Who says that you can’t make anything useful on a desktop 3D printer? Sure, there are plenty of designs that you can find on 3D printing repository websites which make you question the motive of the designers — but at the same time, there are engineers and designers creating things that make you just stop and say, “WOW!”
One of these latter instances comes in the form of a 3D printed 5-speed transmission for a Toyota 22RE engine, created by a mechanical engineer named Eric Harrell of Santa Cruz, California. Not only does it look legitimate, but it also is completely functional.
You may recall a story that we did back in January about a 3D printed Toyota Engine. It was also designed by Harrell, after he completely reverse engineered a real Toyota 22RE engine. It received such a great reception from both Thingiverse users and the national media, that Harrell decided to take his creation one step further, providing this latest 3D printed transmission to complement the engine.
The two actually can be combined to create the ultimate piece of 3D printed machinery.
“I made the transmission due to the the success of my first upload, the 4 cylinder Toyota engine,” Harrell tells 3DPrint.com. “The overall number of people that were interested was overwhelming. I never thought that many people would be interested in it, yet actually print and build it, due to the shear complexity and print time involved. So far 8 people have made the engine and many more are in the process.”
In all, it will take about 48 hours of print time to print out all of the individual pieces needed to assemble the transmission. Once the pieces have all been printed, they will need to be assembled using the diagrams that Harrell provides. He admits that it’s not an easy task to put the transmission together once the parts have been printed, but welcomes questions from anyone who has difficulty doing so.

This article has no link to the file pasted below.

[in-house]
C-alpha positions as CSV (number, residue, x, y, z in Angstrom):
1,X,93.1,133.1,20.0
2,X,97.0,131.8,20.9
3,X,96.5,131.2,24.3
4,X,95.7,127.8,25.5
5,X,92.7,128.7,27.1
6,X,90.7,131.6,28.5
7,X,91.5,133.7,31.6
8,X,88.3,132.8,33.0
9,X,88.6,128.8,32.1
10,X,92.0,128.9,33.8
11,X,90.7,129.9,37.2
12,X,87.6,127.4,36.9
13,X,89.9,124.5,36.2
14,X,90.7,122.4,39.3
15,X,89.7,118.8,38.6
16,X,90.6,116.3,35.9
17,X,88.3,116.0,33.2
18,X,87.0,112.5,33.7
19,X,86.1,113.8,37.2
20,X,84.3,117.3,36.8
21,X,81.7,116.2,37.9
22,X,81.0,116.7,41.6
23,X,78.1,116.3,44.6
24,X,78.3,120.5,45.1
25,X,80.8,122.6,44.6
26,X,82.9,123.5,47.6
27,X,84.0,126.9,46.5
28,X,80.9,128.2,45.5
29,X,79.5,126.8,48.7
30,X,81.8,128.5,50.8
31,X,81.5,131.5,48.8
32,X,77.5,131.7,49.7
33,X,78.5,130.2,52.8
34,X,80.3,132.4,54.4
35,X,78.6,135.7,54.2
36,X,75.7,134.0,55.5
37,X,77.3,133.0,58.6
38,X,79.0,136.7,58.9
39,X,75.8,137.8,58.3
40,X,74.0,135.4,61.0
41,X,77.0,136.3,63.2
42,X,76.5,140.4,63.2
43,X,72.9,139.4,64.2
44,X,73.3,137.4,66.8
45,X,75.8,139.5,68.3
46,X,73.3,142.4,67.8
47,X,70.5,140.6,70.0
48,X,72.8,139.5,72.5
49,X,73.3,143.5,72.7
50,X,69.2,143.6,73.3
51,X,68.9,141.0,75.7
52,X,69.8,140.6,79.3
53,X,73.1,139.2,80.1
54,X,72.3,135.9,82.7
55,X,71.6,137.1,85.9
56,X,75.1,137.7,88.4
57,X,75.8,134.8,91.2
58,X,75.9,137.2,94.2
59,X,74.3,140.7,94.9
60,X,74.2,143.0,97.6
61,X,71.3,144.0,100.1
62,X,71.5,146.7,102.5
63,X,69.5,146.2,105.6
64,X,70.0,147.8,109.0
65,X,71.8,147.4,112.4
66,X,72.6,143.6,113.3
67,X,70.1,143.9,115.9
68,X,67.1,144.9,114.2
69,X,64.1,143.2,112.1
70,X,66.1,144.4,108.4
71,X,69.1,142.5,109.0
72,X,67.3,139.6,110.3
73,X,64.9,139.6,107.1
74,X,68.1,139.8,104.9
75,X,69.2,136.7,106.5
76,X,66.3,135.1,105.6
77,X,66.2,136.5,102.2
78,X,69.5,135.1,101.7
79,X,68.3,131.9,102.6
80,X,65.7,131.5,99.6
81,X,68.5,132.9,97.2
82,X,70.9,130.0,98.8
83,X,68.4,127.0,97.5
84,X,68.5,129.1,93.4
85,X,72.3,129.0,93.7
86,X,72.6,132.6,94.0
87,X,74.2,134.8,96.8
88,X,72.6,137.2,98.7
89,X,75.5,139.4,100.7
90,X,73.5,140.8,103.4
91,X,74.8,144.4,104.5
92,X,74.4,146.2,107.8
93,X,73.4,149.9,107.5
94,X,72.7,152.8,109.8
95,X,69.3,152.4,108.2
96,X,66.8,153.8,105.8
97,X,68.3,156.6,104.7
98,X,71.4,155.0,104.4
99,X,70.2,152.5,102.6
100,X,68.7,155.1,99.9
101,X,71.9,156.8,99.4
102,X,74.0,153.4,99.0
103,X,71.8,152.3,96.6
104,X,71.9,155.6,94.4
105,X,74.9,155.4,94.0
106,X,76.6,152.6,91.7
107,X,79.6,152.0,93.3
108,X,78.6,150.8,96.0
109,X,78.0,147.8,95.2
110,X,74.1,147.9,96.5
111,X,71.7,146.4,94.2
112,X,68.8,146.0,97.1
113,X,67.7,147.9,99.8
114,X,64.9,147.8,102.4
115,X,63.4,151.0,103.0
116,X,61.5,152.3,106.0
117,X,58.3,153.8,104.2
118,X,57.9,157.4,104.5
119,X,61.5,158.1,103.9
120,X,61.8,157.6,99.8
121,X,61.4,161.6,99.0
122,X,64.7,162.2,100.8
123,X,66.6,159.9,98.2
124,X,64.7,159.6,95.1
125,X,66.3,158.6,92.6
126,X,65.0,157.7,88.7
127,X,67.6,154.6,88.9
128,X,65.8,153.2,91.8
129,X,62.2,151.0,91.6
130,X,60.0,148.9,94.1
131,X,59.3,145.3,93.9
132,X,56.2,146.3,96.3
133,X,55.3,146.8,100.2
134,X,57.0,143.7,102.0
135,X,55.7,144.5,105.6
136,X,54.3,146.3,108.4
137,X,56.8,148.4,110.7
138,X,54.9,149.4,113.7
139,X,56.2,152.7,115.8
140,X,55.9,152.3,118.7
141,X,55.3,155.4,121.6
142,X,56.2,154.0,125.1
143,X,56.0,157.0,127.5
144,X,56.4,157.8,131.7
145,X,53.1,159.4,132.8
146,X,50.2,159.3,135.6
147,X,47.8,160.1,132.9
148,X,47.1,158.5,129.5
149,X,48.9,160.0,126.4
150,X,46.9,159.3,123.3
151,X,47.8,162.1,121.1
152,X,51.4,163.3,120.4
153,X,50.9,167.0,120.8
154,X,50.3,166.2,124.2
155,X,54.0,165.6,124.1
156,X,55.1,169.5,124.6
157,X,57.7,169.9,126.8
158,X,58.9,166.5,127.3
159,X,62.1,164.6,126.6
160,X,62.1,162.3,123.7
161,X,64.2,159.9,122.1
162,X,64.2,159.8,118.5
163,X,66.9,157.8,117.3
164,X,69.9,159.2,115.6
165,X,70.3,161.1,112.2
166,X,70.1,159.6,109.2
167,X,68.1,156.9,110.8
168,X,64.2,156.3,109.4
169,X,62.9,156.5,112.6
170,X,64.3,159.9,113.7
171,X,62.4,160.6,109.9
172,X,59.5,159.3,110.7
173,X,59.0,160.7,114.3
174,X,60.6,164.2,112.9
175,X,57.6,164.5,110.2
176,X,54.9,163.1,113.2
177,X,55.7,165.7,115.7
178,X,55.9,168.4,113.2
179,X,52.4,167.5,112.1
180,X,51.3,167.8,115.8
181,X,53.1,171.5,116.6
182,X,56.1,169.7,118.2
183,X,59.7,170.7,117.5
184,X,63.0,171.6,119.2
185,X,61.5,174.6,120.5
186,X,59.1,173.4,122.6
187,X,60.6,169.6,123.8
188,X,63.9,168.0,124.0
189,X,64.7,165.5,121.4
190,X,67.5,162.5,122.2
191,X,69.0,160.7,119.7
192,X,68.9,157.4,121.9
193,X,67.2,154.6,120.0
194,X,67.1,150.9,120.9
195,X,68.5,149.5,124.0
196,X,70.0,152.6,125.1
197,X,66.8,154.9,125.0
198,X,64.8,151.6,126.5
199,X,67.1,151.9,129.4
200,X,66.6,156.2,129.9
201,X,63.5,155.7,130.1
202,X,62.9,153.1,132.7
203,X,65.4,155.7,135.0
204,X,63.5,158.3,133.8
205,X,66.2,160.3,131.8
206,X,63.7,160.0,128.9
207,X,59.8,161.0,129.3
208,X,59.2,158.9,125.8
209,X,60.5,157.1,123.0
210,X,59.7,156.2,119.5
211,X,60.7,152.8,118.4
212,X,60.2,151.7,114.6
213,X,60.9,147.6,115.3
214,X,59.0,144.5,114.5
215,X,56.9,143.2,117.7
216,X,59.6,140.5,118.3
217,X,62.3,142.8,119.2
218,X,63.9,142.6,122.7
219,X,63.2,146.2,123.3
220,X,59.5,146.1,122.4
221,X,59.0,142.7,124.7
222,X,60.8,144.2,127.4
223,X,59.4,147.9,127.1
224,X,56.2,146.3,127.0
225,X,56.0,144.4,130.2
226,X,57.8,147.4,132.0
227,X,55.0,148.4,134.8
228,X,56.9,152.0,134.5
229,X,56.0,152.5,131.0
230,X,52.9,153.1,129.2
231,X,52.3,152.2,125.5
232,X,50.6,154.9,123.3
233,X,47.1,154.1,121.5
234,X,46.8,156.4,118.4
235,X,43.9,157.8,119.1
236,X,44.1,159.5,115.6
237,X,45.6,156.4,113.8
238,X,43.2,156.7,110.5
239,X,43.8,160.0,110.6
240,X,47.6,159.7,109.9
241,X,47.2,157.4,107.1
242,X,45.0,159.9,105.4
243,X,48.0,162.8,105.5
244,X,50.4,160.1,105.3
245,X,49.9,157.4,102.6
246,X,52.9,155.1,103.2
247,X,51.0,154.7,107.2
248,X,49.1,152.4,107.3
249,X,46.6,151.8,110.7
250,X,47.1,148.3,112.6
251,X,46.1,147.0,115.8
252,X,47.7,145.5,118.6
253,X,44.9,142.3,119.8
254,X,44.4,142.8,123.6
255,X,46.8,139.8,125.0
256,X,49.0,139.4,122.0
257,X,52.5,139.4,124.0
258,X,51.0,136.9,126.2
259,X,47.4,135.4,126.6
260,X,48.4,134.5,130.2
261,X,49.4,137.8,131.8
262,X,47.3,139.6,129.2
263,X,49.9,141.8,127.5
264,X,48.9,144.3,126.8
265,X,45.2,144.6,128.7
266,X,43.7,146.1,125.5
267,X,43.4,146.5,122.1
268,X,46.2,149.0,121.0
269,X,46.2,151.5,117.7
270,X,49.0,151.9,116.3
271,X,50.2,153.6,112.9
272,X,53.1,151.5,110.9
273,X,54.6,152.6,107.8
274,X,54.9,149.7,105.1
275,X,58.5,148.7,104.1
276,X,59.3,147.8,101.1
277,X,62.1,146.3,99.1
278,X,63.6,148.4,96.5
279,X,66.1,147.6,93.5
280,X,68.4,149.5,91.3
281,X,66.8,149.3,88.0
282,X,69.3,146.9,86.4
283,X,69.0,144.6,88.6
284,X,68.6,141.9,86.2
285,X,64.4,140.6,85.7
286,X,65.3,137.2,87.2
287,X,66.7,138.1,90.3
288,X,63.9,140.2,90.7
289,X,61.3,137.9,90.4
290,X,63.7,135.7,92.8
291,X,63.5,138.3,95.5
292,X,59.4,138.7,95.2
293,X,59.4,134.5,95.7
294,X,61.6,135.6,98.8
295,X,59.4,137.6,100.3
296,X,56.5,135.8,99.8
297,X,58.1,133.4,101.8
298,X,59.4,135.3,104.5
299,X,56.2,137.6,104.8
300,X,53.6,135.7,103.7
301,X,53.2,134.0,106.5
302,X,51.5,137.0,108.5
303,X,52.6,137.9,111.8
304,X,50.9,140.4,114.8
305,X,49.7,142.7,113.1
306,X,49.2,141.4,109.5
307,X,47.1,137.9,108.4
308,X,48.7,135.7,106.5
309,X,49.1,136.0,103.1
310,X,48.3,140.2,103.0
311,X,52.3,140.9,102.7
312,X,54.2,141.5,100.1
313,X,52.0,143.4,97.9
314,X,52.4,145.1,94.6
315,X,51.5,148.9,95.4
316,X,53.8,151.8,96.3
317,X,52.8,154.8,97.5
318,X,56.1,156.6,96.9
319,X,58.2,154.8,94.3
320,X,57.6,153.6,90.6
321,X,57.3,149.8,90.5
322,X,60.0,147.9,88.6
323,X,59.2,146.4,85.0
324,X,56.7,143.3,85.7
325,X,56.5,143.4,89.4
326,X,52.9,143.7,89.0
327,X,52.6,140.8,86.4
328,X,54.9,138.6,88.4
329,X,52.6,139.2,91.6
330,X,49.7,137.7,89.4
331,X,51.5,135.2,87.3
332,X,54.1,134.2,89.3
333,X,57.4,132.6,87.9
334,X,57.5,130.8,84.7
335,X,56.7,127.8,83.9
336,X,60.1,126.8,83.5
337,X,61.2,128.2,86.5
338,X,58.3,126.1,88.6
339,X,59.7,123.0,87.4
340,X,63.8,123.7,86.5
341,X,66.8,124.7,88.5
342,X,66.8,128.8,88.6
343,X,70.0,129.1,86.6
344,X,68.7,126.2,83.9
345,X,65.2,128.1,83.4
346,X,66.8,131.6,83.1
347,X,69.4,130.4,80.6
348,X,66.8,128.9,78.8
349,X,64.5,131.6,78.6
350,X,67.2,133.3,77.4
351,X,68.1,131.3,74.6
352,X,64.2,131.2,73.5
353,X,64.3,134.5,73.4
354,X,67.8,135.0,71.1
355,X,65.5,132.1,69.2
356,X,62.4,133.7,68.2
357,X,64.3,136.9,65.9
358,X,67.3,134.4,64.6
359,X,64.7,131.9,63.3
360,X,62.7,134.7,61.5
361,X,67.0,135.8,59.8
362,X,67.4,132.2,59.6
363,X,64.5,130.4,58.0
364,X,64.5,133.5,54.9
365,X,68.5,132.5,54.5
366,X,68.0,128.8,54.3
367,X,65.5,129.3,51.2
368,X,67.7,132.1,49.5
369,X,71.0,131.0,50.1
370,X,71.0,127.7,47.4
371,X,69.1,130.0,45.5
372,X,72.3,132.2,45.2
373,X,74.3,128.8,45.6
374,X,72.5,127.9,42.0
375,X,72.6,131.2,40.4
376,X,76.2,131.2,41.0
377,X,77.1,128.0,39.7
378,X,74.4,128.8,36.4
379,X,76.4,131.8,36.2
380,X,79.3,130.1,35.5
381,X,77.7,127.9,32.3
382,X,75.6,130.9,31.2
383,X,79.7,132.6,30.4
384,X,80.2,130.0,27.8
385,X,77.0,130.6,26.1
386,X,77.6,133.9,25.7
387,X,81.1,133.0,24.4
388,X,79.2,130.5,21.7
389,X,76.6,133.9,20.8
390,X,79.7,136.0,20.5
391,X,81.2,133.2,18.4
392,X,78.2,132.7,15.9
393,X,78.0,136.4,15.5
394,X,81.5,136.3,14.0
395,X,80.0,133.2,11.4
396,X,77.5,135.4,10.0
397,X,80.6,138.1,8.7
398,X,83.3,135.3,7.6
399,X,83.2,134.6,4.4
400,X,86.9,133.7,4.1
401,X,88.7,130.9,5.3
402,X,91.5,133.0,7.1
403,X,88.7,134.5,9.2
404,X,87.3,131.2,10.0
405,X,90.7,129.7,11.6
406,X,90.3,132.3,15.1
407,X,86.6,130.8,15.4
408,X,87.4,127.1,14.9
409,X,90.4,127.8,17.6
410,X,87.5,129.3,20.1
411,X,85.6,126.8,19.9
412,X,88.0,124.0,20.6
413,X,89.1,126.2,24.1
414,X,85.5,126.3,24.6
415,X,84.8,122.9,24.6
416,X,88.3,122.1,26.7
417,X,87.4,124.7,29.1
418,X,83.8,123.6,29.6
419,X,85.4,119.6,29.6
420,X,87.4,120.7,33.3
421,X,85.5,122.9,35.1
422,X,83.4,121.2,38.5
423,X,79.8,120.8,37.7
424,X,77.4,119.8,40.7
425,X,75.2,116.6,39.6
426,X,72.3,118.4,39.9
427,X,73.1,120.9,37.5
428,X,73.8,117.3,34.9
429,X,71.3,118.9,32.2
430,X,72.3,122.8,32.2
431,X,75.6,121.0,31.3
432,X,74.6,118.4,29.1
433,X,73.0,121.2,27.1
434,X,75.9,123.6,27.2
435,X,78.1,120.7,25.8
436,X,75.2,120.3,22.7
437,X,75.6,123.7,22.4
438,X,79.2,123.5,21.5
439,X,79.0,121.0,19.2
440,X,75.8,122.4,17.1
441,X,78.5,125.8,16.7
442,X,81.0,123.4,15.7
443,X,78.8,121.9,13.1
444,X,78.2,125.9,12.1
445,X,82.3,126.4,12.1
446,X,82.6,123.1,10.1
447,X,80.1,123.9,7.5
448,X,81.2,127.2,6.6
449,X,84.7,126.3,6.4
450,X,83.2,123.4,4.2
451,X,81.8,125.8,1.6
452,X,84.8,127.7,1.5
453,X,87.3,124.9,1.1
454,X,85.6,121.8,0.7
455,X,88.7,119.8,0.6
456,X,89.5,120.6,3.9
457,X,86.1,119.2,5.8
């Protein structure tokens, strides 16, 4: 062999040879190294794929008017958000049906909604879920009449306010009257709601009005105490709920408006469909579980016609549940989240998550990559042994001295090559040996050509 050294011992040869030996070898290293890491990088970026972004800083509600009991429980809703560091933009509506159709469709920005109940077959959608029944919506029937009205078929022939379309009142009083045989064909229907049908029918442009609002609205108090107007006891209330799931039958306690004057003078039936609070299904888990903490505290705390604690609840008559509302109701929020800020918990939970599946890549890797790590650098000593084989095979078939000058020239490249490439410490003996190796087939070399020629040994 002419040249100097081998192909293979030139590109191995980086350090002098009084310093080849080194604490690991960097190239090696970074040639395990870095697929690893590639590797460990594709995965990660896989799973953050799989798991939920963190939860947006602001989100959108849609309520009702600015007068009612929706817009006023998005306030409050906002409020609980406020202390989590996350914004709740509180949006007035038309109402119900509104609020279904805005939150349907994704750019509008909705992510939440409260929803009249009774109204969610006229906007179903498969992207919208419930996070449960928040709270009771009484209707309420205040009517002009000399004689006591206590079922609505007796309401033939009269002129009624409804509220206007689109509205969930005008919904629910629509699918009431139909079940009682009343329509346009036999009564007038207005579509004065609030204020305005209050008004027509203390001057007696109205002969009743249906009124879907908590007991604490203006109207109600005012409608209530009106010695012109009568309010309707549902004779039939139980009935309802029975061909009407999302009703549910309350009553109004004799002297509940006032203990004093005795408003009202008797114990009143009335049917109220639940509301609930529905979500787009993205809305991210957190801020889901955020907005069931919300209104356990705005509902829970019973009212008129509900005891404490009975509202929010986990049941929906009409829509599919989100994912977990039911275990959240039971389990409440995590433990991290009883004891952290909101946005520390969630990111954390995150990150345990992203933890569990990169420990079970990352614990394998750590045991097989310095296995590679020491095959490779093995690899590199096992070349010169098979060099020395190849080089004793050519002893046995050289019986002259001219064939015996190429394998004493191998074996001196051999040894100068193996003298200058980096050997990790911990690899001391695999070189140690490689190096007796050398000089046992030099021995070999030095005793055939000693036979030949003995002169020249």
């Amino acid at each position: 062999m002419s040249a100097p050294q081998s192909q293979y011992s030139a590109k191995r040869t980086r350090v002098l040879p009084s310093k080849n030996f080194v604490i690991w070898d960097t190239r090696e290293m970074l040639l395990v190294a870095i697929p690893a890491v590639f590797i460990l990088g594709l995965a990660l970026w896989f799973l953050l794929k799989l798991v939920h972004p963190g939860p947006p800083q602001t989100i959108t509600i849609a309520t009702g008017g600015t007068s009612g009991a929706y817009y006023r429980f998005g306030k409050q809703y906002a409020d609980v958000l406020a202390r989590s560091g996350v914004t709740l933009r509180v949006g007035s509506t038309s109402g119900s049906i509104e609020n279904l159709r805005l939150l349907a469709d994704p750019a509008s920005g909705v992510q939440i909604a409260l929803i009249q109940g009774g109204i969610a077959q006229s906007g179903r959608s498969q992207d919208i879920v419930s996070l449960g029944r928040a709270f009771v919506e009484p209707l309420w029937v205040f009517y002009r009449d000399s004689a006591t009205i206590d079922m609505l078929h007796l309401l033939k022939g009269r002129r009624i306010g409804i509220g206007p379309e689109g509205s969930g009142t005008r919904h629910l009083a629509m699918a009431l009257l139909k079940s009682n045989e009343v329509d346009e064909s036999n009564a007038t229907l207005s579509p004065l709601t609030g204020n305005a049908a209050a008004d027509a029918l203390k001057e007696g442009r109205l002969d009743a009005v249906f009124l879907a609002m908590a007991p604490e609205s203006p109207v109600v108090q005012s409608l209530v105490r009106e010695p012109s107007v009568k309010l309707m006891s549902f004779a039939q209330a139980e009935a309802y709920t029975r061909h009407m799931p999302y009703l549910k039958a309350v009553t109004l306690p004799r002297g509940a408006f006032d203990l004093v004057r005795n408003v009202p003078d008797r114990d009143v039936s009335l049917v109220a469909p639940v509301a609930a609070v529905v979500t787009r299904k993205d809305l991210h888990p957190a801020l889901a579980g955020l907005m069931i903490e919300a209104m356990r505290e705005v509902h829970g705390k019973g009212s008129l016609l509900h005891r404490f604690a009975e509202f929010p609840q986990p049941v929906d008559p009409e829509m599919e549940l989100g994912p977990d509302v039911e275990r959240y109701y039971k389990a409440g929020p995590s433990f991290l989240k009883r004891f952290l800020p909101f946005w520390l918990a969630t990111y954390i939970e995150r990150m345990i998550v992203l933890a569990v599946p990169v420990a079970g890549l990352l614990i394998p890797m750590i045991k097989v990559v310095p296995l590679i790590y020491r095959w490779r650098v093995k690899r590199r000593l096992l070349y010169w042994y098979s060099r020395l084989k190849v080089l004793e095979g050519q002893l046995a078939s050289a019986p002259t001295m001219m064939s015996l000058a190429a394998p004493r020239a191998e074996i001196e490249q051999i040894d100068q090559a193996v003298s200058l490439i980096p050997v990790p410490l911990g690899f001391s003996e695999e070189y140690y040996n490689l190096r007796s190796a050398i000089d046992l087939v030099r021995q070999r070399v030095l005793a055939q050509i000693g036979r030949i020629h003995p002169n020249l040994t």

“If one was to build either my transmission or engine, they would have a pretty good idea of how to put an actual engine together since these are modeled after real parts,” Harrell tells us. “Which is great, because most people that are interested in 3D printing would never get the opportunity to actually rebuild an engine or transmission.”
While the majority of the transmission is 3D printed, there are some smaller parts which can not be printed on a desktop 3D printer, such as the 3mm rod, (18) 623zz bearings, (20) 3mm washers, and a few other small odds and ends like screws and bolts. At the same time, Harrell doesn’t ensure that all the parts will be ready to go off of the printer. Depending on the 3D printer used, some of them may need to be scaled up or down in order to fit together properly. Rather than scaling the parts, he also suggests that you could simply file them down where needed.
“The transmission works exactly like most manual transmissions found in any car or truck,” explained Harrell. “However, I can barely explain how it works. It’s fairly hard to grasp unless you assemble one or see an animation of one opened up.”
Regardless of the time required for printing and assembly, this has to be one of the most incredible designs that we have come across yet on Thingiverse. Most incredibly, Harrell tells us that it could absolutely be used in a real vehicle, since it is a scaled down version of the real thing.
What do you think about this incredible 3D printed Toyota transmission? Have you, or will you be 3D printing your own? Discuss in the 3D Printed Toyota Transmission forum thread on 3DPB.com. Check out the video below of the 3D printed transmission in action.
You May Also Like
Vietnamese-German University: Testing the Influence of Infill Pattern & Layer Thickness on PLA
Researchers Ei Cho and Thanh Tran, of Vietnamese-German University, explore the continually expanding science of 3D printing materials and how they are affected by material properties. In this study, the...
China: 3D Microstructure Copper Electroforming with 3D Printed Substrates
Chinese researchers are experimenting with new ways to 3D print using metal, outlining their findings in the recently published ‘Experimental Study on Three-Dimensional Microstructure Copper Electroforming Based on 3D Printing...
Australian Researchers 3D Printing Tactile Sensors with TPU and PLA Composites
In the recently published ‘An Ultrasensitive 3D Printed Tactile Sensor for Soft Robotics,’ Australian researchers Saeb Mousavi, David Howard, Chun Wang, and Shuying Wu create a new method for production...
Aalto University: Applying User Feedback to Refine FDM 3D Printing
Researcher Huiyang Yu explores improved FDM desktop 3D printing in a Master’s thesis for Aalto University School of Arts, Design and Architecture in ‘Improving desktop FDM 3D printer by user-centered...
View our broad assortment of in house and third party products.